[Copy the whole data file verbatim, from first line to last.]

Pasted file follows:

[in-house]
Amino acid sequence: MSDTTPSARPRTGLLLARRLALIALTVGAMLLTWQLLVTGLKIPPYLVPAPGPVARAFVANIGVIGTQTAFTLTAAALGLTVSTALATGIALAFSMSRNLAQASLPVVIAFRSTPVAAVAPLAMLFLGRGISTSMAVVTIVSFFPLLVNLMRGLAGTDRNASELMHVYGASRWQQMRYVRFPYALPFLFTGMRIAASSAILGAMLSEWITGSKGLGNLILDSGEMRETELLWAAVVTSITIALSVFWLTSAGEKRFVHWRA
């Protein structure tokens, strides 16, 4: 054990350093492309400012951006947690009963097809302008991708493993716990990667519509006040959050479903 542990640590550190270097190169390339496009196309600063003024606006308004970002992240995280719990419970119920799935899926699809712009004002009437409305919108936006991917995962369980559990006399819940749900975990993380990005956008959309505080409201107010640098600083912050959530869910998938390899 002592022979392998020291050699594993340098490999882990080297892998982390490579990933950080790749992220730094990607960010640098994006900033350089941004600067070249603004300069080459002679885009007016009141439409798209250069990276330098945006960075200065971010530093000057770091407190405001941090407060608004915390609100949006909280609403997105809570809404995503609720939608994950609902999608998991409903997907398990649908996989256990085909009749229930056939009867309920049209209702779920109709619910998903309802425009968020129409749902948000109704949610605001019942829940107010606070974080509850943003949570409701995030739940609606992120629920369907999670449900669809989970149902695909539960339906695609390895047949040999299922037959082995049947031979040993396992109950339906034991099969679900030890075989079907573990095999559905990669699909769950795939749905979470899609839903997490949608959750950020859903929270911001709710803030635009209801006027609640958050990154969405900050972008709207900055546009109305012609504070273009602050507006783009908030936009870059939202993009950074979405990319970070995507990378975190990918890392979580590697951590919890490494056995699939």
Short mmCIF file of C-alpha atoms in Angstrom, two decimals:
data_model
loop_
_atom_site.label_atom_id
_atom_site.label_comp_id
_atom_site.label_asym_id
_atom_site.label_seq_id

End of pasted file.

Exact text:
[in-house]
Amino acid sequence: MSDTTPSARPRTGLLLARRLALIALTVGAMLLTWQLLVTGLKIPPYLVPAPGPVARAFVANIGVIGTQTAFTLTAAALGLTVSTALATGIALAFSMSRNLAQASLPVVIAFRSTPVAAVAPLAMLFLGRGISTSMAVVTIVSFFPLLVNLMRGLAGTDRNASELMHVYGASRWQQMRYVRFPYALPFLFTGMRIAASSAILGAMLSEWITGSKGLGNLILDSGEMRETELLWAAVVTSITIALSVFWLTSAGEKRFVHWRA
């Protein structure tokens, strides 16, 4: 054990350093492309400012951006947690009963097809302008991708493993716990990667519509006040959050479903 542990640590550190270097190169390339496009196309600063003024606006308004970002992240995280719990419970119920799935899926699809712009004002009437409305919108936006991917995962369980559990006399819940749900975990993380990005956008959309505080409201107010640098600083912050959530869910998938390899 002592022979392998020291050699594993340098490999882990080297892998982390490579990933950080790749992220730094990607960010640098994006900033350089941004600067070249603004300069080459002679885009007016009141439409798209250069990276330098945006960075200065971010530093000057770091407190405001941090407060608004915390609100949006909280609403997105809570809404995503609720939608994950609902999608998991409903997907398990649908996989256990085909009749229930056939009867309920049209209702779920109709619910998903309802425009968020129409749902948000109704949610605001019942829940107010606070974080509850943003949570409701995030739940609606992120629920369907999670449900669809989970149902695909539960339906695609390895047949040999299922037959082995049947031979040993396992109950339906034991099969679900030890075989079907573990095999559905990669699909769950795939749905979470899609839903997490949608959750950020859903929270911001709710803030635009209801006027609640958050990154969405900050972008709207900055546009109305012609504070273009602050507006783009908030936009870059939202993009950074979405990319970070995507990378975190990918890392979580590697951590919890490494056995699939």
Short mmCIF file of C-alpha atoms in Angstrom, two decimals:
data_model
loop_
_atom_site.label_atom_id
_atom_site.label_comp_id
_atom_site.label_asym_id
_atom_site.label_seq_id